Murder victim 'loved by everybody'
A man accused of killing a woman at a council housing complex in Spreydon has been remanded in custody.
Colin Albert Hoani, 59, appeared in the Christchurch District Court today charged with the murder and assault of Valmai Jean McFie, 67, his neighbour.
McFie's body was found by a resident lying outside on the grass in Macgibbon Pl about 6.30pm on Saturday.
At the request of defence counsel Craig Ruane, Hoani was remanded in custody to August 9. He entered no plea.
Ruane signalled a possible issue with Hoani's fitness to plead but said a psychiatric nurse at the Court House had not yet made any progress in interviewing him.
He said that issue might have to be reviewed before Hoani's next appearance.
The police opposed bail and no application was made.
Judge Gary MacAskill remanded Hoani in custody, and as he was being taken back to the cells, the man began shouting: "Where am I being remanded to?"
He has been remanded to prison in the meantime.
Donna Austin broke down in tears as she paid tribute to McFie - a friend of about 35 years.
''It's a real shock. I can't believe it.
''Everything that came out of her mouth made you laugh. She was just fun. She was loved by everybody.
''I think the council has to be accountable for something.''
McFie's best friend, Andrea Brears, said she was shocked to learn of the alleged murder.
''It's still very surreal - unbelievable.''
Brears, 54, from Addington, said she met McFie about eight years ago through a mutual friend.
She said complaints - written and verbal - about problems at the flats had been made to Christchurch City Council. Police had also been contacted, but said there was little they could do. Police gave McFie a direct number for her to phone if problems ever escalated.
McFie moved to New Zealand about 50 years ago. She had two sisters and a brother in Australia, but no family in Christchurch.
She had lived in the Spreydon complex more than five years. She worked for Sonoco, a packaging company in Hornby, before retiring two years ago.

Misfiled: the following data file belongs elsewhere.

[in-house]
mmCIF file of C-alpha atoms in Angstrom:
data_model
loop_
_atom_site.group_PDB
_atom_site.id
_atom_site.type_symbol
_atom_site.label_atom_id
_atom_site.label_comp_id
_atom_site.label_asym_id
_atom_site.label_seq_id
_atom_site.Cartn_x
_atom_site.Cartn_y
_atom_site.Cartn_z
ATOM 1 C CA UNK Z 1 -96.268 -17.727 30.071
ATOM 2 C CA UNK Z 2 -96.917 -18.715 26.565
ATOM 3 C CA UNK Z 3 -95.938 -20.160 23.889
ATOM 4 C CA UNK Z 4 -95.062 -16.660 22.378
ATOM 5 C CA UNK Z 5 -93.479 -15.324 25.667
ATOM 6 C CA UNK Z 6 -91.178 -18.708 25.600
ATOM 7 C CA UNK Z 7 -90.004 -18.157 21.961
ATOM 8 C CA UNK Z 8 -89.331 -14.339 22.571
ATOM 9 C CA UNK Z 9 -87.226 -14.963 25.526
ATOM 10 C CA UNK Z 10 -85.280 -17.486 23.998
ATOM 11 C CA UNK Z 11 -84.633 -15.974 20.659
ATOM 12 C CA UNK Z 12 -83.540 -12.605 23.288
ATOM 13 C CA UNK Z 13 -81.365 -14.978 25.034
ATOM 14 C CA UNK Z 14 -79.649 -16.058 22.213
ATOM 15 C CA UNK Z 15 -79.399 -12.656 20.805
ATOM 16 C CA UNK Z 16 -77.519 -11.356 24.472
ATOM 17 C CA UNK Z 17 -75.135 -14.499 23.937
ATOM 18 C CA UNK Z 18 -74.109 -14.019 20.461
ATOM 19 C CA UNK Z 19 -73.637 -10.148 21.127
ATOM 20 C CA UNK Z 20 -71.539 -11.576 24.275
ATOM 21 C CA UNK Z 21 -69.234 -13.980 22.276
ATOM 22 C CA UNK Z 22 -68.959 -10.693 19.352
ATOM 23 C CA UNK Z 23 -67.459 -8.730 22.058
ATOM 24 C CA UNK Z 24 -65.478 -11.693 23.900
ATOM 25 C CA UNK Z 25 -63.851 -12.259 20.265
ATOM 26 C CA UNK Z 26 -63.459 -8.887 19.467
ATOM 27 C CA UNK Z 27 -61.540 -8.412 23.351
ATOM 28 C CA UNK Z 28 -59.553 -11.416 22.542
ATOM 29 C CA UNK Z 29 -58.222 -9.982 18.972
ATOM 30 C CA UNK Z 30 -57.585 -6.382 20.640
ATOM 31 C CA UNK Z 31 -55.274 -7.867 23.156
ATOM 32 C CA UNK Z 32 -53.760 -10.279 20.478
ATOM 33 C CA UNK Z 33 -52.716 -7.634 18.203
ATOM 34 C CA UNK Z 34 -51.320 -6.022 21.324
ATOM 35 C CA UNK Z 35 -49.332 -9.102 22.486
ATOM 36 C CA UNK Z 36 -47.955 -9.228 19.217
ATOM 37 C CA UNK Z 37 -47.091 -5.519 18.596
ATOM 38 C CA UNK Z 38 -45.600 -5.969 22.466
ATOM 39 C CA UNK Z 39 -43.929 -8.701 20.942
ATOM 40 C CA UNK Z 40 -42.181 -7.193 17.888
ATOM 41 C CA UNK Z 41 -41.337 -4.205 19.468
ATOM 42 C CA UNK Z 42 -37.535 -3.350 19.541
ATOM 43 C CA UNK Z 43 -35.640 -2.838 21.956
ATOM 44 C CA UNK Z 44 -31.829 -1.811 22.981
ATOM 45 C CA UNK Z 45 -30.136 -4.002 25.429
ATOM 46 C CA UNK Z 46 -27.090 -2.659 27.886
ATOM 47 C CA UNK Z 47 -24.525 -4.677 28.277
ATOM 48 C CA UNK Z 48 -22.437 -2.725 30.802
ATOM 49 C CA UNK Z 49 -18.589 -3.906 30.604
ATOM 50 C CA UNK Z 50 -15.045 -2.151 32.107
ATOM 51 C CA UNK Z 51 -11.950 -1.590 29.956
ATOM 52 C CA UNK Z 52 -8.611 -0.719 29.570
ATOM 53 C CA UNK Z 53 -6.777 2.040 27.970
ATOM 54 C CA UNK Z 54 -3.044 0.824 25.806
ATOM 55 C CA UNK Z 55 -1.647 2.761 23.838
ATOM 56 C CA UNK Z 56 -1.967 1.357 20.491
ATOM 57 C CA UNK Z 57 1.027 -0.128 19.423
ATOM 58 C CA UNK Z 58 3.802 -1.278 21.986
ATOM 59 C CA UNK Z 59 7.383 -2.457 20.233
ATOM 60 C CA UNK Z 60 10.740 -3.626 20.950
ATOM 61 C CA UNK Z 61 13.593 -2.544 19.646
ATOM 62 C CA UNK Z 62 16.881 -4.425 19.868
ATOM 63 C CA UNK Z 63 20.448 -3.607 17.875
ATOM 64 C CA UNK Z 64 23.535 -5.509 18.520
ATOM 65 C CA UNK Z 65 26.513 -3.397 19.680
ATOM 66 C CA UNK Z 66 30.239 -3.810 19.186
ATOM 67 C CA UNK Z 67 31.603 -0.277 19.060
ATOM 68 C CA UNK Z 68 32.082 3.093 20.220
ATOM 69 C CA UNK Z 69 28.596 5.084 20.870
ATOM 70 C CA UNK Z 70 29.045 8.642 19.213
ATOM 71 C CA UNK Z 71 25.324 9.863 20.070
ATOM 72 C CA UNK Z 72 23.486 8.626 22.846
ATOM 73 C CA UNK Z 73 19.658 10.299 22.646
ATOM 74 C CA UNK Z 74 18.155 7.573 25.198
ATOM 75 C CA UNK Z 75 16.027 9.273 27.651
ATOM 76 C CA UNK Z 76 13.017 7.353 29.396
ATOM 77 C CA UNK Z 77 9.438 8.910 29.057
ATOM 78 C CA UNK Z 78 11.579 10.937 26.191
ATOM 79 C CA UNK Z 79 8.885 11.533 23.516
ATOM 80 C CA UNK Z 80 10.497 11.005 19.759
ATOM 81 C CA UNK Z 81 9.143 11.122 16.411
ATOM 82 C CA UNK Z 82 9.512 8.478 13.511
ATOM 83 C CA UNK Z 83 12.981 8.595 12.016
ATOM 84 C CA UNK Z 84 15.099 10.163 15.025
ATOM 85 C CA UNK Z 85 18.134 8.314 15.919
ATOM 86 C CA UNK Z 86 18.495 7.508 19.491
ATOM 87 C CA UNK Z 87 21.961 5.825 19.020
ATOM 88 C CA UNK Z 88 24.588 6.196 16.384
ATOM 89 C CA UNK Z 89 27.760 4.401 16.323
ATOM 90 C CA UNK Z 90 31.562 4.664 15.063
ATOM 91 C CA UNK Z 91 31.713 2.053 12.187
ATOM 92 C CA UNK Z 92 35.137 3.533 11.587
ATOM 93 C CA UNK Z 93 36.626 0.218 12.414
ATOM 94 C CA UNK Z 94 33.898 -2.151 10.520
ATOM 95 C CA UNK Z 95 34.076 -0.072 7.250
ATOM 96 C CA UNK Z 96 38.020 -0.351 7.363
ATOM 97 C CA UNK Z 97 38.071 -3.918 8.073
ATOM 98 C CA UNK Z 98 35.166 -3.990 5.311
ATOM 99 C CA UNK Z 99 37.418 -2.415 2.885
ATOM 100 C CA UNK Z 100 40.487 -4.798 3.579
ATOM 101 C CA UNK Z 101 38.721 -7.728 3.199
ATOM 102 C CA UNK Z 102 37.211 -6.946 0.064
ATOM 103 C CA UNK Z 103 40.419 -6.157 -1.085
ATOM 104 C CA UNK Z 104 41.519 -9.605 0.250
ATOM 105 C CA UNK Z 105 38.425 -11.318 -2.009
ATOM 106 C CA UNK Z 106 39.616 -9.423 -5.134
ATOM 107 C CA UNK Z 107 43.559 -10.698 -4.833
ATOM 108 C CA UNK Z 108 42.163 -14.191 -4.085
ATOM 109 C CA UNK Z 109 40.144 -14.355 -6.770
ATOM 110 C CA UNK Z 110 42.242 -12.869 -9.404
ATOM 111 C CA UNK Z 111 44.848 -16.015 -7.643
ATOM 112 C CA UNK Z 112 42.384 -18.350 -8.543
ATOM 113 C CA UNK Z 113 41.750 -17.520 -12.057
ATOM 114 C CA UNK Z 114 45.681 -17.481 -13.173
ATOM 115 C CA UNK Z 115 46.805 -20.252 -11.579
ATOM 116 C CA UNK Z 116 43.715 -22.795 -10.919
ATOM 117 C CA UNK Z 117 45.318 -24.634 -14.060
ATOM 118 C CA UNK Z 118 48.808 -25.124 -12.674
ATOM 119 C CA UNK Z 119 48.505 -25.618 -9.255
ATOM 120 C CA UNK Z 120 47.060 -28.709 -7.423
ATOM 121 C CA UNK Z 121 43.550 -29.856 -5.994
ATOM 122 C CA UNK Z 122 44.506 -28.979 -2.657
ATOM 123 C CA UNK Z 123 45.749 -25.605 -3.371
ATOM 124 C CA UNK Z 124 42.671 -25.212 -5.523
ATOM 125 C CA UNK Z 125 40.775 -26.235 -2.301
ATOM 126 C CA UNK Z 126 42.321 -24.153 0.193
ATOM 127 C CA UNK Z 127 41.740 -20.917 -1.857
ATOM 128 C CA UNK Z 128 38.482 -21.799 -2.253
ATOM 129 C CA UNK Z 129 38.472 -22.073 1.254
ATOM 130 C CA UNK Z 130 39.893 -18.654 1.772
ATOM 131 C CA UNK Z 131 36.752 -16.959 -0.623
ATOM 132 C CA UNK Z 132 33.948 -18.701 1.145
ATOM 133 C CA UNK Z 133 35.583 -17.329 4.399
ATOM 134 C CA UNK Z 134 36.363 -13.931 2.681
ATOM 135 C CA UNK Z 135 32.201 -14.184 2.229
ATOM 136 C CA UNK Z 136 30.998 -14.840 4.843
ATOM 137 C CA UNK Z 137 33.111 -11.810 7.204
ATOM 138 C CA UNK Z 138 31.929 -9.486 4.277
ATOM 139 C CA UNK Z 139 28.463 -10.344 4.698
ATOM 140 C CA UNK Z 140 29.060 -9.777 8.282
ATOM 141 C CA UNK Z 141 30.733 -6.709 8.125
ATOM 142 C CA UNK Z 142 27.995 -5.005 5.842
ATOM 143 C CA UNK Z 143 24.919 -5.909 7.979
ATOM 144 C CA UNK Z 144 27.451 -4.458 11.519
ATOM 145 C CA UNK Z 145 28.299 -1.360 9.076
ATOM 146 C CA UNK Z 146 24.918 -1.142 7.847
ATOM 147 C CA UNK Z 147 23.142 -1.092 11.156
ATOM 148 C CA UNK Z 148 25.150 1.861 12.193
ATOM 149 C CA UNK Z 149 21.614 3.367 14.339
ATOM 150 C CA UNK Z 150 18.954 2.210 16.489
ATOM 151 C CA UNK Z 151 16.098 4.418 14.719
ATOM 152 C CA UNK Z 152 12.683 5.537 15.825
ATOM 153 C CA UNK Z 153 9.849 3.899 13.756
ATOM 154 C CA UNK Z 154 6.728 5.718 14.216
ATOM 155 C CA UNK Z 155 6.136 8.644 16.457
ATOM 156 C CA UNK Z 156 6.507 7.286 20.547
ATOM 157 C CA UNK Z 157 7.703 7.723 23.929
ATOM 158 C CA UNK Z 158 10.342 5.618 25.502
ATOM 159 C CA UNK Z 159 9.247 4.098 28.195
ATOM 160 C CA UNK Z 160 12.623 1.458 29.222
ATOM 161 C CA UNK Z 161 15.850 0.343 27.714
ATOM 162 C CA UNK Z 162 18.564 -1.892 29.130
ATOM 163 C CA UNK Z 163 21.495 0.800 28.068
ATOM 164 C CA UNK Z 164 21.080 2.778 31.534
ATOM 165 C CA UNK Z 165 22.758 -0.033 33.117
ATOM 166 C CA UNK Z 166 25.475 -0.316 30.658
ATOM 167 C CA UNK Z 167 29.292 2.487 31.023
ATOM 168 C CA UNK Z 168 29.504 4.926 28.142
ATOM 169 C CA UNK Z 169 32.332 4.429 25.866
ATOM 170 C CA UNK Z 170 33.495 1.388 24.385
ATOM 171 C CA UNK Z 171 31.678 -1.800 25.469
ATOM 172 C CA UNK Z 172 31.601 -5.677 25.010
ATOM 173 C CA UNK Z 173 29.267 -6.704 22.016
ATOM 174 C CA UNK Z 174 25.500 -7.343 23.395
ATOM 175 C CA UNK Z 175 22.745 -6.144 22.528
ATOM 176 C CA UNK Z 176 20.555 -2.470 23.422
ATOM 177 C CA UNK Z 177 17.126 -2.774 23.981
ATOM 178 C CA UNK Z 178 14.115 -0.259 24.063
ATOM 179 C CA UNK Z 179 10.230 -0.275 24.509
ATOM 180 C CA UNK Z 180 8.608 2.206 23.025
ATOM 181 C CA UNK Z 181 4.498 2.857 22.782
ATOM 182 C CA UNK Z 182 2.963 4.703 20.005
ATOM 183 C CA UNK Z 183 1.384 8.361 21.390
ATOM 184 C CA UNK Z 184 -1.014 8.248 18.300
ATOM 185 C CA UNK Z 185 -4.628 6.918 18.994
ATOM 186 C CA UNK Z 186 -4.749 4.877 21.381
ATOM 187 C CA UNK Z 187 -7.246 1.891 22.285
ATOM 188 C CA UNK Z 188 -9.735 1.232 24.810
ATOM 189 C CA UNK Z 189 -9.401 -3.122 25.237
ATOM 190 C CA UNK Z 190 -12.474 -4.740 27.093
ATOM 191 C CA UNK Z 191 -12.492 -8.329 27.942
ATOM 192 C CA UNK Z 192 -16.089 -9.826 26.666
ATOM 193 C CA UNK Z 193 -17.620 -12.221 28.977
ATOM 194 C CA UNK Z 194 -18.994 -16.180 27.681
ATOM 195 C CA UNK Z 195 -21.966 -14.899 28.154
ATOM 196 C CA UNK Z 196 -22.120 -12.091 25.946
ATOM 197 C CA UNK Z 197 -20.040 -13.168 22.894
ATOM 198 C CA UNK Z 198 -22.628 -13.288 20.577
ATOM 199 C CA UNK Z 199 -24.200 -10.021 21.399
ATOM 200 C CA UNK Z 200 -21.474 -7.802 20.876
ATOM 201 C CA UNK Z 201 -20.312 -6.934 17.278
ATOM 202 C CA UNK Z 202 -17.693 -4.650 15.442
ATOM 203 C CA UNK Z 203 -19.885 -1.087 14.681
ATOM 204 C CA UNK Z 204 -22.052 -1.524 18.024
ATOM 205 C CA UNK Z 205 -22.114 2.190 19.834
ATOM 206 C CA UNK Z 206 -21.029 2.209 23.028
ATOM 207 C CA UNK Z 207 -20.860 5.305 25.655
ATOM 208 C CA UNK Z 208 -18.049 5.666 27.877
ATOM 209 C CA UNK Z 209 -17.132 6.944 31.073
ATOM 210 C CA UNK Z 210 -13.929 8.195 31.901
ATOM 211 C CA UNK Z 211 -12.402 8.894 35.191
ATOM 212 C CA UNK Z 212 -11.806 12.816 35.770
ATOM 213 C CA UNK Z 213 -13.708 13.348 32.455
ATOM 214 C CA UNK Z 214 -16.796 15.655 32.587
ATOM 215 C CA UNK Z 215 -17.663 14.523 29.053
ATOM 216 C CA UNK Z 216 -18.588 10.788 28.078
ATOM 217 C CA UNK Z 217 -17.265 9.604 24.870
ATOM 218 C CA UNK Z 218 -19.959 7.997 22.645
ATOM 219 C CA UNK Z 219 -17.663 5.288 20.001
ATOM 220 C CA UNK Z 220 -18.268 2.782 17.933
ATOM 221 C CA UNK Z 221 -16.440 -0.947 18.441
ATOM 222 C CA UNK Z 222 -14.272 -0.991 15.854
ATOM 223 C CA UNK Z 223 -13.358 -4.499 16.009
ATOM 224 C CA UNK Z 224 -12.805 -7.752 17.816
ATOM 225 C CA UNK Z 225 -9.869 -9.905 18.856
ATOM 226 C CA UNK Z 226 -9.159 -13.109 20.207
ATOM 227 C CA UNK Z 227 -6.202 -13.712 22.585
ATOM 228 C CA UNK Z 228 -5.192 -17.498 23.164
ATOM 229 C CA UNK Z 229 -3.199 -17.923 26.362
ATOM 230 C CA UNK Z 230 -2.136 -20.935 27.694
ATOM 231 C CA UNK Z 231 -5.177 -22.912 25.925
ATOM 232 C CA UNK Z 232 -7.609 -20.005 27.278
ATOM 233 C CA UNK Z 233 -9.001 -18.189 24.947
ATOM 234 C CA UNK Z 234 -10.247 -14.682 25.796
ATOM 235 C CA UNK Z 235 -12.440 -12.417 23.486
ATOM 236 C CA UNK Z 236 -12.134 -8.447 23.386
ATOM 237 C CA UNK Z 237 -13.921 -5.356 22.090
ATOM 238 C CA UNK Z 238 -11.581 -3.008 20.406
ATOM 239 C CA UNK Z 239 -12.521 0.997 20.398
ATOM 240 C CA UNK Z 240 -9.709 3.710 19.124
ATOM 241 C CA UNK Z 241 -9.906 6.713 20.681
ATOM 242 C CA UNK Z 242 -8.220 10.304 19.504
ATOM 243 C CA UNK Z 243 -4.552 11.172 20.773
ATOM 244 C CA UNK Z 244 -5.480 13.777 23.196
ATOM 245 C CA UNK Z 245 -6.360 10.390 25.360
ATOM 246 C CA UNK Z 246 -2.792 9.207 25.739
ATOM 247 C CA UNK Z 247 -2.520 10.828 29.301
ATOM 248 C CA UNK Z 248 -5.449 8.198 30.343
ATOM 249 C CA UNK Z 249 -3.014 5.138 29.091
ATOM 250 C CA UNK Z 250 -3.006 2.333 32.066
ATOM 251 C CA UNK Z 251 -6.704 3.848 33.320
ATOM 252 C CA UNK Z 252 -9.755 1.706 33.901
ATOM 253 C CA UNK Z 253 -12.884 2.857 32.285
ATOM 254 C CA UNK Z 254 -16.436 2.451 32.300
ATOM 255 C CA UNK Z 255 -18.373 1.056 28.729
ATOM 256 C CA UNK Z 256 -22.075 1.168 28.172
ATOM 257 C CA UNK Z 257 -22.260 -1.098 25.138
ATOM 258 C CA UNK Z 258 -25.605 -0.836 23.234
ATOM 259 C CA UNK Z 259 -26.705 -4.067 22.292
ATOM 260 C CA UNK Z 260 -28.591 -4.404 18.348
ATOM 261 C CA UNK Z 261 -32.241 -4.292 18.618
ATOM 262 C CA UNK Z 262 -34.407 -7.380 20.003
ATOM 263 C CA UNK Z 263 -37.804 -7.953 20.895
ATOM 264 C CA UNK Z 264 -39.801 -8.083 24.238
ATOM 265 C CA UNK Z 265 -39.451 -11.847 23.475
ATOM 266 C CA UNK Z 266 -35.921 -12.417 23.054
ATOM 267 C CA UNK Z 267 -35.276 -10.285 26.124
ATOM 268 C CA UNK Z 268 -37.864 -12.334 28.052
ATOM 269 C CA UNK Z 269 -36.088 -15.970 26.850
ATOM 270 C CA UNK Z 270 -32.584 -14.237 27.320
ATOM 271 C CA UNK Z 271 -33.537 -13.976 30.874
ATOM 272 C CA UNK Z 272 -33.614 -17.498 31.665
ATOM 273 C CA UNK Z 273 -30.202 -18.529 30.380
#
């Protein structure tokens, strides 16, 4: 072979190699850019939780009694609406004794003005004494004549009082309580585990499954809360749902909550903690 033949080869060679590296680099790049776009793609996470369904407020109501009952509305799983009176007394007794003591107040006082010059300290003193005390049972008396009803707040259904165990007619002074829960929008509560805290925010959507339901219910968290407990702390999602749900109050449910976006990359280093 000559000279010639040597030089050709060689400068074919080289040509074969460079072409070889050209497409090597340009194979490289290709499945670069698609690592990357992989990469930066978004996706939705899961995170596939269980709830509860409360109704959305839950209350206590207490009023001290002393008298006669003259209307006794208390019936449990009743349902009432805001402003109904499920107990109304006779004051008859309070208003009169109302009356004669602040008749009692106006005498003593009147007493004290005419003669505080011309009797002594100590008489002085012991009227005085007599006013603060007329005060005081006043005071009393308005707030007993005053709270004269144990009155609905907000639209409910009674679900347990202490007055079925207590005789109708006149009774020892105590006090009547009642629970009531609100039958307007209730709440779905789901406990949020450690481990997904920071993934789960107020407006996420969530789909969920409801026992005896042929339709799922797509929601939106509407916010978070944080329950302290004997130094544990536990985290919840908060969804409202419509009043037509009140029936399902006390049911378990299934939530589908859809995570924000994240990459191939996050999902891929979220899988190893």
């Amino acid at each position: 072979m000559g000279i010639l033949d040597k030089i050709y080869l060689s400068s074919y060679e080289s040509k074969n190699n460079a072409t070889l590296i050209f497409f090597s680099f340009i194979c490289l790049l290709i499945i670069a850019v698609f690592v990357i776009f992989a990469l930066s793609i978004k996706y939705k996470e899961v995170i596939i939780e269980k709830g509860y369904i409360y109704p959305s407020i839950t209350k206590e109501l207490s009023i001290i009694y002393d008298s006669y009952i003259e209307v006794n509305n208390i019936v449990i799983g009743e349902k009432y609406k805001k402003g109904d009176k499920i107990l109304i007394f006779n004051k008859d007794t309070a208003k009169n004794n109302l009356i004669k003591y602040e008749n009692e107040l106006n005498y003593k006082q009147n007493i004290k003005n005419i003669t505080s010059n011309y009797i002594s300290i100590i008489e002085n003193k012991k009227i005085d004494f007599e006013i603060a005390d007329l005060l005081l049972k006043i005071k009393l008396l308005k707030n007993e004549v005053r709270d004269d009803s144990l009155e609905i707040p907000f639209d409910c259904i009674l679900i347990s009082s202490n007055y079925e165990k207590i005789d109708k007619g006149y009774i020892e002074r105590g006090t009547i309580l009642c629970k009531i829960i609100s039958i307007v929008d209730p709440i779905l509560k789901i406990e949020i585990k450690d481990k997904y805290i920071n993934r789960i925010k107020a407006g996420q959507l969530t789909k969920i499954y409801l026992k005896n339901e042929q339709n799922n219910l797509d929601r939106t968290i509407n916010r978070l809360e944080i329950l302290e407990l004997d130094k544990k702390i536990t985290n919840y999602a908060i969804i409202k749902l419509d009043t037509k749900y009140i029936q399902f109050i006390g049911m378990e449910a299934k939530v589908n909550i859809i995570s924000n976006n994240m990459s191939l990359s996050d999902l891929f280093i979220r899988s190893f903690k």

Brears said her friend liked to read, do crosswords and go for walks.
''She did things pretty simply. She wasn't an extravagant person.
''She loved people. She didn't have a violent bone in her body.
''It's certainly not something that you would ever have thought would happen.''
The complex houses more than 40 single-bedroom units rented mostly to pensioners and beneficiaries.
Residents spoken to by The Press yesterday said they had safety concerns, even before the woman's death.
Macgibbon Pl resident David Walker, who lives opposite the dead woman's flat, described his neighbour's death as an "absolute tragedy".
Walker said complaints about tenant behaviour had been made to the complex housing manager.
A man was evicted from the complex after several residents spent more than a year of complaining to the council that he had been making threats, he said.
It appeared people with known issues were not being properly monitored, which made other residents anxious, Walker said.
"We didn't expect it to escalate to this. It's an absolute tragedy."
His views were echoed by several of the complex's residents, who said there were a few "unsavoury" characters in the area.
On Saturday night, Walker heard arguing near the complex car park.
He and three other residents, who all lived close to the woman's unit, were taken to the police station to give a statement then put into a motel for the night.
"We were neighbourly friends and we would talk . . . she was very easy to get along with. It's all so tragic."
Close friend Cheryl Waghorn said McFie was originally from Australia, was single and had no children.
"She was just a happy-go-lucky lady. She wouldn't have hurt a fly and she had a golden smile," she said.
Waghorn, who had known the woman for more than 20 years, said her friend had complained to her several times about a neighbour's behaviour.
Leanne Adams, who lives in the complex, said it was well known McFie and the man did not get along. She had previously heard yelling and screaming between the pair.
Detective Senior Sergeant Brian Archer said police inquiries included looking into who lived in the complex, the dynamics and whether police had been called there any other time.
A Christchurch City Council spokeswoman would not comment as it was a police matter.
Archer would not comment on what injuries the woman had sustained or whether there was a weapon involved. A post-mortem was conducted yesterday.